• In FIG. 4 an example of an opto-electrical converter 14, 15 is shown. Each converter is supplied to the opto-electrical conversion except the polarized signal part PS1 or PS2 each still a same polarized receiving side carrier frequency signal Lλ ES and Lλ EW , which has at least approximately the frequency of the carrier signal Lλ 0 in this embodiment. Each converter includes splitters 35, 36 for dividing the input signals, a phase shifter element 26, two adders 27, 28, photodiodes 29, 30 and low passes 31, 32.
  • If one considers the upper converter 14, the polarized signal PS1 is fed via the splitter to both adders 27 and 28 as an input signal. The laser signal Lλ ES is also divided into two sub-signals, a part of which is added directly to the signal PS1 in the first adder 27. In the second adder 28, on the other hand, a signal Lλ ES90 phase-shifted by 90 ° is added. The sum signals are respectively converted by the photodiodes into electrical signals, which corresponds to a squaring according to formula (1): S 1 + L λ IT 2 = S 1 2 + 2 S 1 × L λ IT + L λ IT 2
    Figure imgb0001
  • The signals S1 and Lλ 0ES and Lλ ES90, respectively, are in their general form in the equations S 1 = A t sin ω 0 t + φ A t
    Figure imgb0002
    and IT = B t sin ω e t + φ IT t respectively ,
    Figure imgb0003
    IT 90 = B t sin ω e 90 t + φ IT 90 t
    Figure imgb0004
    S 1 + L λ IT 90 2 = S 1 2 + 2 S 1 × L λ IT 90 + L λ IT 90 2
    Figure imgb0005

    specified.
  • The first and the last term of the multiplied sum of formula 1 contain high-frequency vibrations that are removed by the low-pass filter. The middle term contains a signal component that has been transformed into a lower frequency position. This signal component is filtered out as electrical component I 1 . Accordingly, the lower electrical component Q 1 is obtained with the signal Lλ ES90 phase-shifted by 90 °.
  • In the preferred embodiment, the receive-side carrier frequency signal Lλ E has the frequency of the carrier, so that the transformation into the baseband takes place. If only the frequency of the controlled carrier frequency oscillator 12 but not its phase is controlled, the phase between the carrier of the input signal, the signal part PS1, and Lλ ES of the opto-electrical converter changes in a finite control error. As a result, in the case of the complex output signal I 1 + jQ 1 , the phase also changes and it experiences a slow rotation. Accordingly, the amplitudes of the components I 1 , Q 1 also change . As a result, the complex output signals I 11 + jQ 11 and I 21 + jQ 21 of the filter then also rotate about the zero point of the complex plane.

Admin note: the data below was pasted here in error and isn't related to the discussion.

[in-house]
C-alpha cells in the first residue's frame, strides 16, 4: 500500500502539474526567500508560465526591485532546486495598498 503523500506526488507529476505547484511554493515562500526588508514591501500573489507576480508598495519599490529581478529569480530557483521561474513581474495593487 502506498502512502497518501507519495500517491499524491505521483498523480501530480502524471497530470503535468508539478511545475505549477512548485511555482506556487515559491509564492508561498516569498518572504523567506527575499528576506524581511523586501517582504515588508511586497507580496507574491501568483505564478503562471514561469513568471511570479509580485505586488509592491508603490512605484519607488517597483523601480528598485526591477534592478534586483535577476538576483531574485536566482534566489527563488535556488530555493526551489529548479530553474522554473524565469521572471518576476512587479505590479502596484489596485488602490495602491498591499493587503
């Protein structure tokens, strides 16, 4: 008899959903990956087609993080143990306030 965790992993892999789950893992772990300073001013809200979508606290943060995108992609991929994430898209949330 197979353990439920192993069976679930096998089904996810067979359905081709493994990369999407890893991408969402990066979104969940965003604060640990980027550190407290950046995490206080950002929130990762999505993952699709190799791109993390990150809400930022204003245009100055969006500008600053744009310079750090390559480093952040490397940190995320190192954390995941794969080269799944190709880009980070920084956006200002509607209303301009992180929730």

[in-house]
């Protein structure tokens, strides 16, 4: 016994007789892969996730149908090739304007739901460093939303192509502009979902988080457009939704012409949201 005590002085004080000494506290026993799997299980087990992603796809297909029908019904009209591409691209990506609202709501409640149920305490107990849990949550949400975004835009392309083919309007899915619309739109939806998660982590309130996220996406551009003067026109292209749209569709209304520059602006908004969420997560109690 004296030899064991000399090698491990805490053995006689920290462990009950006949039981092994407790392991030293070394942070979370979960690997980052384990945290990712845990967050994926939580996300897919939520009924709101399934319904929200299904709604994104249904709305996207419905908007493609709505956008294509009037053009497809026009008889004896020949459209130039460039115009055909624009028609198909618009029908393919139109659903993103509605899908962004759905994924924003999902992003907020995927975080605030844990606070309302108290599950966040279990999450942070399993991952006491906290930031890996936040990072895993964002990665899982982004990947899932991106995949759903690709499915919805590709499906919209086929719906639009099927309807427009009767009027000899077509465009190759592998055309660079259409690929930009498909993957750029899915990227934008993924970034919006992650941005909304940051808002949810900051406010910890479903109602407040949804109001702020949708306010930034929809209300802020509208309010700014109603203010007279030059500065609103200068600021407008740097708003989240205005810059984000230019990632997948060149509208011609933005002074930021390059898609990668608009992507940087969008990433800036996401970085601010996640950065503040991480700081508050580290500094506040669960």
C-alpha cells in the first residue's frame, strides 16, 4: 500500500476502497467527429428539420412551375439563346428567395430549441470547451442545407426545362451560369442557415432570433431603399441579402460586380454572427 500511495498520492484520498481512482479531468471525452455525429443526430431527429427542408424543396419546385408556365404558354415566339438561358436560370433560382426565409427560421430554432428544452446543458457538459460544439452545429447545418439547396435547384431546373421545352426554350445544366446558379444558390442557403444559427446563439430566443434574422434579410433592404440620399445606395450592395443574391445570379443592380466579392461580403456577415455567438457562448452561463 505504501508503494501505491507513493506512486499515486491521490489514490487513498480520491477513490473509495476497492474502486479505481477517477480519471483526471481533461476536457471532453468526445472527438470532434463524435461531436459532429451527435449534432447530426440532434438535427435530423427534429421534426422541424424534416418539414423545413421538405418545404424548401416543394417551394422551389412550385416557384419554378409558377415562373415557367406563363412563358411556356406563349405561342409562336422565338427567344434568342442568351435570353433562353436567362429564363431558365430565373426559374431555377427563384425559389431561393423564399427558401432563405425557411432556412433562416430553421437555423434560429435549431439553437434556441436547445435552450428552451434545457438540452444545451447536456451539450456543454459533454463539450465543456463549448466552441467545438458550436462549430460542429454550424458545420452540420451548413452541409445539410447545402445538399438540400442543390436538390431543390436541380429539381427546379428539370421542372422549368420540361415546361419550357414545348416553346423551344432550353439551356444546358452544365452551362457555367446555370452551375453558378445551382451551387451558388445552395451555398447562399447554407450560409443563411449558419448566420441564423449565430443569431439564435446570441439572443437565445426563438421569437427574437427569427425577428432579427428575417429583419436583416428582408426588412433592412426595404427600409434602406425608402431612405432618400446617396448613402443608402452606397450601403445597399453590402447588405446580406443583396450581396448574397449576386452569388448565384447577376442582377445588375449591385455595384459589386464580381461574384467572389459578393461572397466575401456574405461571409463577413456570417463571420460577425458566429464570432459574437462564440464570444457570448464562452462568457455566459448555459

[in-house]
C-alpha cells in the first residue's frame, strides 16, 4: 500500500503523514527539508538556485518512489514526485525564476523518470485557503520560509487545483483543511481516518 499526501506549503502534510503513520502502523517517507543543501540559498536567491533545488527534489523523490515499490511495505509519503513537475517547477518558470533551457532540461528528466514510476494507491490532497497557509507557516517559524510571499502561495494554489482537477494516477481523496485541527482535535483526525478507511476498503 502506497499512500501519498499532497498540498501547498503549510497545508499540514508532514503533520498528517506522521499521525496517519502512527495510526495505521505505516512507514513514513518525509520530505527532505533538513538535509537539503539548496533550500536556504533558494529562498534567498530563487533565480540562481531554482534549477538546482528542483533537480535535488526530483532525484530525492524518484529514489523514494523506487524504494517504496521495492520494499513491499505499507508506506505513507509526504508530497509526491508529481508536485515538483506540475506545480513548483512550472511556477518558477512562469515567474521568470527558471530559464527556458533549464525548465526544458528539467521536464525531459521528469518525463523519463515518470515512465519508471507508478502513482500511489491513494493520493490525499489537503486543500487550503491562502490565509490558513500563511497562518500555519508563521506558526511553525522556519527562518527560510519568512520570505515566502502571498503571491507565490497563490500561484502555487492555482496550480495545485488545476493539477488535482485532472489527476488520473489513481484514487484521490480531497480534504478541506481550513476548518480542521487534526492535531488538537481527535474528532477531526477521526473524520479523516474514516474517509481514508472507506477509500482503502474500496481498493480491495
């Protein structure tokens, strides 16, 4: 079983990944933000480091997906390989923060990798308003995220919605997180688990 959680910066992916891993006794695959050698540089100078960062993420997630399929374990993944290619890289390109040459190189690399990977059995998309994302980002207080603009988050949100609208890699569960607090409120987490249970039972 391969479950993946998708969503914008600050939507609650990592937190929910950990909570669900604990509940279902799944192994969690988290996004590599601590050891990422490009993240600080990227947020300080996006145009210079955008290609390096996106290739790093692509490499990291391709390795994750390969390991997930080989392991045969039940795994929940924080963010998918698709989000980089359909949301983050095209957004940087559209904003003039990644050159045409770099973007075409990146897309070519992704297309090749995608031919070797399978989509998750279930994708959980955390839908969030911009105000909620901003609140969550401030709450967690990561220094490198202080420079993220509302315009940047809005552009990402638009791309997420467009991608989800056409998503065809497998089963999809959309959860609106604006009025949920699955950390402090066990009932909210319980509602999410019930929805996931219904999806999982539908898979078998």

• In a more complex coherent demodulation, however, which requires phase synchronization between the carrier frequency signal and a receiver-side generated carrier frequency signal, the output signals I 1 , Q 1 and I 2 , Q 2 have only an orientation dependent on the polarization. Since this is largely compensated by the filter, the angles of the reconstructed signals I 11 + jQ 11 and I 21 + jQ 21 remain largely constant at the filter outputs.
  • FIG. 5 shows a simplified complex representation of the filter 16. This filter makes it possible to multiply each input signal with a filter coefficient and switch through to each output, the signal components thus generated are added. Since the polarization multiplex signal PMS can have any polarization, the polarized component signals PS1 and PS2 also contain both portions of the first polyphase signal QPS1 and of the second multiphase signal QPS2. The controllable filter 16 assumes the task of a polarization controller to reconstruct the polyphase signals QPS1 and QPS2 in the electrical plane from the corresponding electrical signal components I 1 , Q 1 and I 2 , Q 2 .
  • At the two filter inputs are now two of the electrical signal components I 1 , Q 1 and I 2 , Q 2 formed complex signals I 1 + jQ 1 and I 2 + jQ 2 on. By means of a coefficient matrix C 11 , C 12 , C 21 , C 22 and two adders 33, 34, the output signal I 11 + jQ 11 , which corresponds to the first quadrature phase signal QPS1, and the output signal I 21 + jQ 21 , that of the second Quadrature polyphase signal QPS2 corresponds, reconstructed in electrical form. The reconstructed Signals I 11 + jQ 11 and I 21 + jQ 21 rotate according to the input signals of the filter.